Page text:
Alternative dispute resolution ("ADR") has been long recognised and practiced in Indonesia. The promulgation of the Indonesian Arbitration Law has encouraged the business community to increase the use of arbitration over other dispute resolution options. The legislative framework and the growing trend towards arbitration as an ADR option has resulted in the development of reliable and professional arbitration firms in Indonesia. Recent developments concerning the importance of ADR, particularly to ensure the existence of solid procedure to assist the debt restructuring process, was clearly mentioned by the Chairman of the Indonesian Supreme Court in his keynote speech in the webinar on the international dialogue in commemoration of the 75th anniversary of the Indonesian Supreme Court held on 27 August 2020.

In this article, we examine the framework of arbitration in Indonesia with reference to the:

1. applicable legislation;

2. timeframe for arbitration;

3. involvement of the courts;

4. types of disputes that may be resolved by arbitration; and

5. arbitration institutions within Indonesia.

Applicable Legislation

Since the mid-nineteenth century, Indonesia has acknowledged ADR as a means to resolve businessrelated disputes. These ADR methods were regulated under several provisions of the Dutch code of civil procedure or other regulations (Reglement op de Rechtsvordering, also known as "RV") which were implemented in Indonesia. Some of those regulations were still in force until the enactment of Law No. 30 of 1999 on Arbitration and Alternative Dispute Resolution ("Law No. 30/1999").

Prior to the enactment of Law No. 30/1999, Indonesia had already ratified important conventions related to arbitration. Indonesia is a signatory to the 1958 United Nations Convention on the Recognition and Enforcement of Foreign Arbitral Awards ("New York Convention"), which was ratified in 1981. Indonesia is also a signatory to the International Centre for the Settlement of Investment Disputes ("ICSID") Convention and ratified it in 1968. Many essential provisions under those conventions were incorporated into Law No. 30/1999.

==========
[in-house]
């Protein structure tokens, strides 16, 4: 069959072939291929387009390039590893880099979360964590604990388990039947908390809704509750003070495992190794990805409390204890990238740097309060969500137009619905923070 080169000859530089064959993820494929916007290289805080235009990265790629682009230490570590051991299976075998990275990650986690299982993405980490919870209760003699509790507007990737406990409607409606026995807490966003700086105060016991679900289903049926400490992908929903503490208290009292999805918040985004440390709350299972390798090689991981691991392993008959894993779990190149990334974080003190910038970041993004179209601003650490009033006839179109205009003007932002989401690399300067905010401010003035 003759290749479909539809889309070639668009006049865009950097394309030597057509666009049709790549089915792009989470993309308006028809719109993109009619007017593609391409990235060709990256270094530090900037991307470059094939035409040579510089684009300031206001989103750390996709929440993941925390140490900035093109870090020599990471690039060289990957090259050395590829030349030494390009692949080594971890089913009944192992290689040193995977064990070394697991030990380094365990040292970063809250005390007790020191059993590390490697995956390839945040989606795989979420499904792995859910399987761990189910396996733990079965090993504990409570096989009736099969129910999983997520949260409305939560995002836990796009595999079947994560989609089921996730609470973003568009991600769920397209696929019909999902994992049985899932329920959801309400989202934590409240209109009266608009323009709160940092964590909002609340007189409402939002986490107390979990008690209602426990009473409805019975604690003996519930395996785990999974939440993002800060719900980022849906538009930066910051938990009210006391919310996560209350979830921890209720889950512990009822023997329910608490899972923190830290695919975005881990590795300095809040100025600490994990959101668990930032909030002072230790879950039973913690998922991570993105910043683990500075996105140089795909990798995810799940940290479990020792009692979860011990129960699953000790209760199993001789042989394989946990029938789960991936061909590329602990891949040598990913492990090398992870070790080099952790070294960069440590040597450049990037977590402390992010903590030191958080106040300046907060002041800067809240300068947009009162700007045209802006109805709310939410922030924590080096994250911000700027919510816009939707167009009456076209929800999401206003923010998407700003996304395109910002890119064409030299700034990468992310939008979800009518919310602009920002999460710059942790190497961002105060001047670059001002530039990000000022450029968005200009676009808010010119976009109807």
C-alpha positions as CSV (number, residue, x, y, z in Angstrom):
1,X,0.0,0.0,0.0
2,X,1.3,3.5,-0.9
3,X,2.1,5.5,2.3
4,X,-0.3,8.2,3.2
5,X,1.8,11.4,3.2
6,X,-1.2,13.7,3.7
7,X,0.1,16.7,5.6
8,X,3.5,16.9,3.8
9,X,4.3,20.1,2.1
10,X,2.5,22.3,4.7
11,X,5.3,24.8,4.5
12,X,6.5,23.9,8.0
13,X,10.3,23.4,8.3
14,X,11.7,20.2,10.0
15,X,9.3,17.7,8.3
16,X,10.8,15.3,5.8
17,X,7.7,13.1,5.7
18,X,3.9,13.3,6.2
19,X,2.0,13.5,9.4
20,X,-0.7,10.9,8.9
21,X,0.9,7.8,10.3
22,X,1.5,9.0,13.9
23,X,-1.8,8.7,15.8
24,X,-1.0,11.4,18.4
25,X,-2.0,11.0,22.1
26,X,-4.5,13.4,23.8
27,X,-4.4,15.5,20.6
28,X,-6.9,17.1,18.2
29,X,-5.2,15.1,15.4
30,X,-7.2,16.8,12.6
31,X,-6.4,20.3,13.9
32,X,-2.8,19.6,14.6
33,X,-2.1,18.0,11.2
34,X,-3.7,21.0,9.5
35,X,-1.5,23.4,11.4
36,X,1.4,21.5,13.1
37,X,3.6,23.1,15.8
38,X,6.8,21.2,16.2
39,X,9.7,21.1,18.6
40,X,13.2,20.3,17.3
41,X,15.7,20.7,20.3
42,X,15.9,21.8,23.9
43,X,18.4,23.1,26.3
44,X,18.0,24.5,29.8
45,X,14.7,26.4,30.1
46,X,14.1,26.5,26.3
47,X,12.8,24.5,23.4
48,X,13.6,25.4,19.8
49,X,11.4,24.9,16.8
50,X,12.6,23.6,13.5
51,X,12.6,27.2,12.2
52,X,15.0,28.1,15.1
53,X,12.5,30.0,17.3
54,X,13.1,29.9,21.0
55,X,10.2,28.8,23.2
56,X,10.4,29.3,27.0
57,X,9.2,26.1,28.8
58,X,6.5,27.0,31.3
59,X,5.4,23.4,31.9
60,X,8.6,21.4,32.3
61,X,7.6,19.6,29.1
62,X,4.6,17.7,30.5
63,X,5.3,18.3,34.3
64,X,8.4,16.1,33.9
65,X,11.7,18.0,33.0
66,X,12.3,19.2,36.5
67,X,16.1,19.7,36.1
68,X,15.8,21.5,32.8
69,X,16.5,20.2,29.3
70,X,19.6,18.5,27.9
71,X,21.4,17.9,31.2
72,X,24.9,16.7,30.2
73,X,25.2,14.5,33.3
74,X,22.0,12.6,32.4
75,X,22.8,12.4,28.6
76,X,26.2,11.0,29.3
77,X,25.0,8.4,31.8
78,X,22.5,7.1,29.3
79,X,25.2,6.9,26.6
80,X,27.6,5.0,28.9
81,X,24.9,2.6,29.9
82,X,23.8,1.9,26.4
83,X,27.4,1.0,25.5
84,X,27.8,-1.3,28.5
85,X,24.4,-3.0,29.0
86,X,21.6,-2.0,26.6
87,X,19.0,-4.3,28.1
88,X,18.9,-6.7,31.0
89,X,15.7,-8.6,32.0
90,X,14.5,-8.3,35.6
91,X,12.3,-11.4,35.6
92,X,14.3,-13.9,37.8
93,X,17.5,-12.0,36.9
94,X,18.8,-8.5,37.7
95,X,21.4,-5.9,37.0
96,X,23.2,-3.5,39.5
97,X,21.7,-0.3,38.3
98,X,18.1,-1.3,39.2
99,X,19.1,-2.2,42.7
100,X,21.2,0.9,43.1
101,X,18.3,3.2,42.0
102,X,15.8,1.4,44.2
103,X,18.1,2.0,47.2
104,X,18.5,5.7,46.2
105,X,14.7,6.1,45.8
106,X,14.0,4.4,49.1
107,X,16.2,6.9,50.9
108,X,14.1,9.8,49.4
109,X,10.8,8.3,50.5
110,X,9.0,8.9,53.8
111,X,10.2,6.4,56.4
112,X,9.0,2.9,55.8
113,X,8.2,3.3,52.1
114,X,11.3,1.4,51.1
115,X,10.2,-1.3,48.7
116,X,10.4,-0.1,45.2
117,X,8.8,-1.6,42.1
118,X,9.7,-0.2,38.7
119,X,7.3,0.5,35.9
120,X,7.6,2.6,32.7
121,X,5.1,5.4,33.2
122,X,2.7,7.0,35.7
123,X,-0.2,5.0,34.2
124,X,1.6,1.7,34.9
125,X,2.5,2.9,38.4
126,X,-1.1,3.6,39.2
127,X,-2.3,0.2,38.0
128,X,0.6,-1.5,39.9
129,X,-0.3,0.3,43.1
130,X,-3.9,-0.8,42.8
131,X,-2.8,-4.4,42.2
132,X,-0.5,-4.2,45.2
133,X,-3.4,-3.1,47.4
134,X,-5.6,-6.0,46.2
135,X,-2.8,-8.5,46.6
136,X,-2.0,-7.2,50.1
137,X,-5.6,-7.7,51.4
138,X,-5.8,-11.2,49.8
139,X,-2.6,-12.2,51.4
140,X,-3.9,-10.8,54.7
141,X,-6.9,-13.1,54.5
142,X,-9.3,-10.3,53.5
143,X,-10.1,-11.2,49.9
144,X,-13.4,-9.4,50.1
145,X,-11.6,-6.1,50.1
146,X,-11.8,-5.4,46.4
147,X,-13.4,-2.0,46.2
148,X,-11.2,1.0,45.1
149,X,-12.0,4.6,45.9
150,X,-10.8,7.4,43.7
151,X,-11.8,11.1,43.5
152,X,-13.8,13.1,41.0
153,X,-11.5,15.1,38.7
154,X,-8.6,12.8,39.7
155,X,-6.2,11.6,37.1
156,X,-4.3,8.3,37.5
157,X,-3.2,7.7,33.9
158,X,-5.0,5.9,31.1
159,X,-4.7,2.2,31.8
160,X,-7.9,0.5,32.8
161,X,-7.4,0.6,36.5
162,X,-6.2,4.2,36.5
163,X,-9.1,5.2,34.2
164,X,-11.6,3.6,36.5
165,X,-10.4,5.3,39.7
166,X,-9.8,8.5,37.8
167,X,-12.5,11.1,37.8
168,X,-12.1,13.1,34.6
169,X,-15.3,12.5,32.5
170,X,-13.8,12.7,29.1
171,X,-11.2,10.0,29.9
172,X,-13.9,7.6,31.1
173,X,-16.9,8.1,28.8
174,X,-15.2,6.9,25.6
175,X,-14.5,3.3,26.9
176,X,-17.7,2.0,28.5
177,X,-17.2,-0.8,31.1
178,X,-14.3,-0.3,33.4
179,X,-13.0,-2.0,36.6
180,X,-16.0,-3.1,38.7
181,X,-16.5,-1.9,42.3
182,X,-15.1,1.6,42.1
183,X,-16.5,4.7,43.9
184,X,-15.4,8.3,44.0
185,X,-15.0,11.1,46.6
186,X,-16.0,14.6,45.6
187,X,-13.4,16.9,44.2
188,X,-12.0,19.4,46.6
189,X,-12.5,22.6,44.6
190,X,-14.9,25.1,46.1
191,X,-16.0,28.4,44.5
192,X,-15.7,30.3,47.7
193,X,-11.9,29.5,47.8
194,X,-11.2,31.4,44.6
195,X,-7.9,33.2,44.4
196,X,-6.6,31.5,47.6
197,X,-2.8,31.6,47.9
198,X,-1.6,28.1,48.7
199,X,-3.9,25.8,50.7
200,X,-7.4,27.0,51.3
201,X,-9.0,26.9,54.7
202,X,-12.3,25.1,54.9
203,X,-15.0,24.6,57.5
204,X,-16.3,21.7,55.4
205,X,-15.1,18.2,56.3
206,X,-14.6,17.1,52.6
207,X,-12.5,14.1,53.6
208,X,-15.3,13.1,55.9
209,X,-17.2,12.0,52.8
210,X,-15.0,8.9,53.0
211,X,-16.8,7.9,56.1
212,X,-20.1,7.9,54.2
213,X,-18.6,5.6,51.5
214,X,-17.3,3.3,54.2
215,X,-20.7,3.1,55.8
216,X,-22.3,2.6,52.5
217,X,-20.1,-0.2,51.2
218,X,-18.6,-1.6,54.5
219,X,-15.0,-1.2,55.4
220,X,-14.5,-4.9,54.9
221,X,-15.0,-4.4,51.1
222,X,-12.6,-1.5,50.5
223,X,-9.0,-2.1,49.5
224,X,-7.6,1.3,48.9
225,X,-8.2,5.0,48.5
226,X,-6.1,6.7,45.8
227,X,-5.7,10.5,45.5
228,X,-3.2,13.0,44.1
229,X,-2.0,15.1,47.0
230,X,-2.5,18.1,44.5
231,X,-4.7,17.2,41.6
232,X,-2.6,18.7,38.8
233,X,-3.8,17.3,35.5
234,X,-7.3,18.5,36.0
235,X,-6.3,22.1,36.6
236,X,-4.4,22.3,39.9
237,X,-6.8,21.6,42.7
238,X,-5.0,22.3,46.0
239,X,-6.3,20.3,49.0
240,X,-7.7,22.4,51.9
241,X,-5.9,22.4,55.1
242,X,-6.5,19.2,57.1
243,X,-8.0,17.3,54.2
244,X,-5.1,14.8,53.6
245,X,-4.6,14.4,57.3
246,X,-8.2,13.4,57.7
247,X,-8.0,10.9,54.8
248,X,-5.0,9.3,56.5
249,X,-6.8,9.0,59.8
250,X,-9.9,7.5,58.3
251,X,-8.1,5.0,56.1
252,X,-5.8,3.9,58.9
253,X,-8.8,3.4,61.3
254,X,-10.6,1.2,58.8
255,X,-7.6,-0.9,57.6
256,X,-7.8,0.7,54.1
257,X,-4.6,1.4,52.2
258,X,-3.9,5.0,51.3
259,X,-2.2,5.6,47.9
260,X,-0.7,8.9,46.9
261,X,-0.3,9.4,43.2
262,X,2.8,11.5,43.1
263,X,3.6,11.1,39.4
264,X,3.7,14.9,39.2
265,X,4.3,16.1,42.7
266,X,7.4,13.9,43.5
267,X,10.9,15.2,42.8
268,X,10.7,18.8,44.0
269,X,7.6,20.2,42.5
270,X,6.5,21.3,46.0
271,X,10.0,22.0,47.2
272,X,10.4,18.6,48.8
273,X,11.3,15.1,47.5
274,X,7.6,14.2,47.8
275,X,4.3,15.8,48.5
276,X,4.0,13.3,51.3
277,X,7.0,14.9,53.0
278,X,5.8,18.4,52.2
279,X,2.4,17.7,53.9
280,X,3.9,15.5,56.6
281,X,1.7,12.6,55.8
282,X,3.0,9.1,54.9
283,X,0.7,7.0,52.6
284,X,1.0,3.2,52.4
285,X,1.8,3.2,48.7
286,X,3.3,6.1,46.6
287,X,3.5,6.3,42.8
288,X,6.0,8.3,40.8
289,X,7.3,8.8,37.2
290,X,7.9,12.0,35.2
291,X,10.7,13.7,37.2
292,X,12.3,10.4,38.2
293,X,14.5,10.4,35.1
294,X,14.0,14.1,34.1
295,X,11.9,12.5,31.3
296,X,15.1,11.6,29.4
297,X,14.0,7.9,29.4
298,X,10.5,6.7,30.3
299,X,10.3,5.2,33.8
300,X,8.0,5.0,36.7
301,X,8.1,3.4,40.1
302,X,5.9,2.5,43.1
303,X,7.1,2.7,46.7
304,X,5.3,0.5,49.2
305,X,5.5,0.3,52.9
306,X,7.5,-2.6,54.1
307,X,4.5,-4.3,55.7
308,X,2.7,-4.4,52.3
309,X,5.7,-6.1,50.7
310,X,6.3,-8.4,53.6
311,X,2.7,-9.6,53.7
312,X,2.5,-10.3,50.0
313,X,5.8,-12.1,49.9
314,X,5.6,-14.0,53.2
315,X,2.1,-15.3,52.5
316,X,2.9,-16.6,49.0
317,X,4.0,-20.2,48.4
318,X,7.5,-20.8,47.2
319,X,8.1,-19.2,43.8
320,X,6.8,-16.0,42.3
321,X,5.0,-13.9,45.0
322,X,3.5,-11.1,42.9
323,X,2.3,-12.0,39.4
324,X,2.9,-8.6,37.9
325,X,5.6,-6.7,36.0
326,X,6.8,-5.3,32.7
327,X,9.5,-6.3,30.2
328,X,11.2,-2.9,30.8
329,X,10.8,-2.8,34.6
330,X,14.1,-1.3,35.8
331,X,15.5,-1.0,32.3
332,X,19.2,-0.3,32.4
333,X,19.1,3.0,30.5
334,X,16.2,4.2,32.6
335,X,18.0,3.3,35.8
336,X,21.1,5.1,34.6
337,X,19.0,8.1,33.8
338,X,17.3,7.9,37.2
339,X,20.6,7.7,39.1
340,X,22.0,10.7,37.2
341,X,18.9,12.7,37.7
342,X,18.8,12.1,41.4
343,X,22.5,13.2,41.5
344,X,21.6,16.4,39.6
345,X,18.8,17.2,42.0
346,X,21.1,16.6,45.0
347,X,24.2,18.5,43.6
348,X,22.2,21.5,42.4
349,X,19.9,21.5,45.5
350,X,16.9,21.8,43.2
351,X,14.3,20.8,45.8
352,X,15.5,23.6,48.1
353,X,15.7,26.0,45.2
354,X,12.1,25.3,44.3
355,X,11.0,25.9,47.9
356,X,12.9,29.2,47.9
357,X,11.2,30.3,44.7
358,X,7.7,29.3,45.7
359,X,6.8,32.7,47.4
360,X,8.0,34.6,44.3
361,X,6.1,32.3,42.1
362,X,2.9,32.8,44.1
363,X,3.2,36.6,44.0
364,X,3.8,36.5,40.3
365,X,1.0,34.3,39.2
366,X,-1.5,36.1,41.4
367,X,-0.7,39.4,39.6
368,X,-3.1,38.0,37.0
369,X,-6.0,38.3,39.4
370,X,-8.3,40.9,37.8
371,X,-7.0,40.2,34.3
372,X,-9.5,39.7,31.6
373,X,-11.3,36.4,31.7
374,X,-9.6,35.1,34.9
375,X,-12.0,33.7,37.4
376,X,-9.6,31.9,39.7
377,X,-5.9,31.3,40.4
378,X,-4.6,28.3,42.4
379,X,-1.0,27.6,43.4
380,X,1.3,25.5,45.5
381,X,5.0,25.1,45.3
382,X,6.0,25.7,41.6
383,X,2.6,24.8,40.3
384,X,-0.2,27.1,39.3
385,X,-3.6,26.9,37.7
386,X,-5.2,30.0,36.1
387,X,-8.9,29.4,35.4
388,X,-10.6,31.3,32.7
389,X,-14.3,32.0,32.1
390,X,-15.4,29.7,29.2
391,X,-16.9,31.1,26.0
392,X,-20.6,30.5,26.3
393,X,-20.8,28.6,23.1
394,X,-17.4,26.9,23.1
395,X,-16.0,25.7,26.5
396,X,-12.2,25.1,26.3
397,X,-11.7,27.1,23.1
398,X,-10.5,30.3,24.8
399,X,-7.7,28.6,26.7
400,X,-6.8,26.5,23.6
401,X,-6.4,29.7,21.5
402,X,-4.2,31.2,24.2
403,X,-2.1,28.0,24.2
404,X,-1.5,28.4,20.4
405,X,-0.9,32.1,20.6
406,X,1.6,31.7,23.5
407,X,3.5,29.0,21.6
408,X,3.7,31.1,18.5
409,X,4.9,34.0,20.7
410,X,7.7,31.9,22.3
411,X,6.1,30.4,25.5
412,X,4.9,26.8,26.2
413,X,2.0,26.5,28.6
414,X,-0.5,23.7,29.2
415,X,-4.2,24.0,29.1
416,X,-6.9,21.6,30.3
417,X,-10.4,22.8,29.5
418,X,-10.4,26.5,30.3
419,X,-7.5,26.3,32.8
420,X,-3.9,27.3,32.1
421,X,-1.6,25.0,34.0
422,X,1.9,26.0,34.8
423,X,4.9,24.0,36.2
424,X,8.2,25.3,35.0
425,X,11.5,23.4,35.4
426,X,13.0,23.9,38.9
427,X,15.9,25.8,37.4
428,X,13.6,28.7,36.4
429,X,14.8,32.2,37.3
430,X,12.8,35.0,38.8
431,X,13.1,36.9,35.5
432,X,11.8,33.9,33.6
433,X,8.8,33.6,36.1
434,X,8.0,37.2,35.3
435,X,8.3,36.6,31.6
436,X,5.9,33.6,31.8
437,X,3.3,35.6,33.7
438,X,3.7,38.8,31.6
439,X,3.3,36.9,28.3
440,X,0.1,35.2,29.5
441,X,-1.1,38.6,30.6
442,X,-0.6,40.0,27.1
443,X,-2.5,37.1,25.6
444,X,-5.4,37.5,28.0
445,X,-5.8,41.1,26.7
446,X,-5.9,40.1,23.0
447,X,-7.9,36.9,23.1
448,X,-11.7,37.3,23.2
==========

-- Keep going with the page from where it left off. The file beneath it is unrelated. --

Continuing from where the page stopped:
Timeframe for Arbitration in Indonesia

Law No. 30/1999 was formed with the consideration that arbitration has advantages compared to litigation, such as the avoidance of any delays which are caused by procedural and administrative matters. Thus, arbitration is expected to settle the case more quickly.

To preserve this advantage, Law No. 30/1999 has prescribed a timeframe for the arbitration process – it must conclude within 180 days after the formation of the arbitral tribunal. Such timeframe may be waived upon agreement of all parties depending on the complexity of the case and the discretion of the arbitral tribunal.

Involvement of the Courts in Arbitration

Under Law No. 30/1999, the courts have no jurisdiction to examine a matter which involves an arbitration agreement. This clearly establishes that the sanctity of the arbitration agreement shall be honoured not only by the parties, but also by the courts.

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